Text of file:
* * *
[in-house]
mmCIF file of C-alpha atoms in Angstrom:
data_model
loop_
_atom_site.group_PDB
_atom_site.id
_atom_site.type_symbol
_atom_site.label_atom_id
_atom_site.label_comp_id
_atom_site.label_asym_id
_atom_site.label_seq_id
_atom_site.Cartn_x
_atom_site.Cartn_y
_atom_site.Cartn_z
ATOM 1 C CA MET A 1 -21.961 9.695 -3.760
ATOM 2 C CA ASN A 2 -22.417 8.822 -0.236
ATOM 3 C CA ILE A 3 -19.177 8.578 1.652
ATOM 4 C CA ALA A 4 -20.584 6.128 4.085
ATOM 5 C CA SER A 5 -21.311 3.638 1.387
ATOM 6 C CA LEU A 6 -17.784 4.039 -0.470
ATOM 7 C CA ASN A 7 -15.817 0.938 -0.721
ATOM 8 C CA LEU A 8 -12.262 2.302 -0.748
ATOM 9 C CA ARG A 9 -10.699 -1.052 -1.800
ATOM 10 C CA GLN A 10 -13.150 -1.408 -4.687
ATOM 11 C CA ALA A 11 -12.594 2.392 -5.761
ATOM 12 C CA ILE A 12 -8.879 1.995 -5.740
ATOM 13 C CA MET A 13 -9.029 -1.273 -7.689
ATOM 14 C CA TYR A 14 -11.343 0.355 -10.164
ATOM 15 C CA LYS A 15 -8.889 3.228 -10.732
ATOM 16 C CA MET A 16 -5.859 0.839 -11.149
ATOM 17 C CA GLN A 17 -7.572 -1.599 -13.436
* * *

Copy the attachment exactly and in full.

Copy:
[in-house]
mmCIF file of C-alpha atoms in Angstrom:
data_model
loop_
_atom_site.group_PDB
_atom_site.id
_atom_site.type_symbol
_atom_site.label_atom_id
_atom_site.label_comp_id
_atom_site.label_asym_id
_atom_site.label_seq_id
_atom_site.Cartn_x
_atom_site.Cartn_y
_atom_site.Cartn_z
ATOM 1 C CA MET A 1 -21.961 9.695 -3.760
ATOM 2 C CA ASN A 2 -22.417 8.822 -0.236
ATOM 3 C CA ILE A 3 -19.177 8.578 1.652
ATOM 4 C CA ALA A 4 -20.584 6.128 4.085
ATOM 5 C CA SER A 5 -21.311 3.638 1.387
ATOM 6 C CA LEU A 6 -17.784 4.039 -0.470
ATOM 7 C CA ASN A 7 -15.817 0.938 -0.721
ATOM 8 C CA LEU A 8 -12.262 2.302 -0.748
ATOM 9 C CA ARG A 9 -10.699 -1.052 -1.800
ATOM 10 C CA GLN A 10 -13.150 -1.408 -4.687
ATOM 11 C CA ALA A 11 -12.594 2.392 -5.761
ATOM 12 C CA ILE A 12 -8.879 1.995 -5.740
ATOM 13 C CA MET A 13 -9.029 -1.273 -7.689
ATOM 14 C CA TYR A 14 -11.343 0.355 -10.164
ATOM 15 C CA LYS A 15 -8.889 3.228 -10.732
ATOM 16 C CA MET A 16 -5.859 0.839 -11.149
ATOM 17 C CA GLN A 17 -7.572 -1.599 -13.436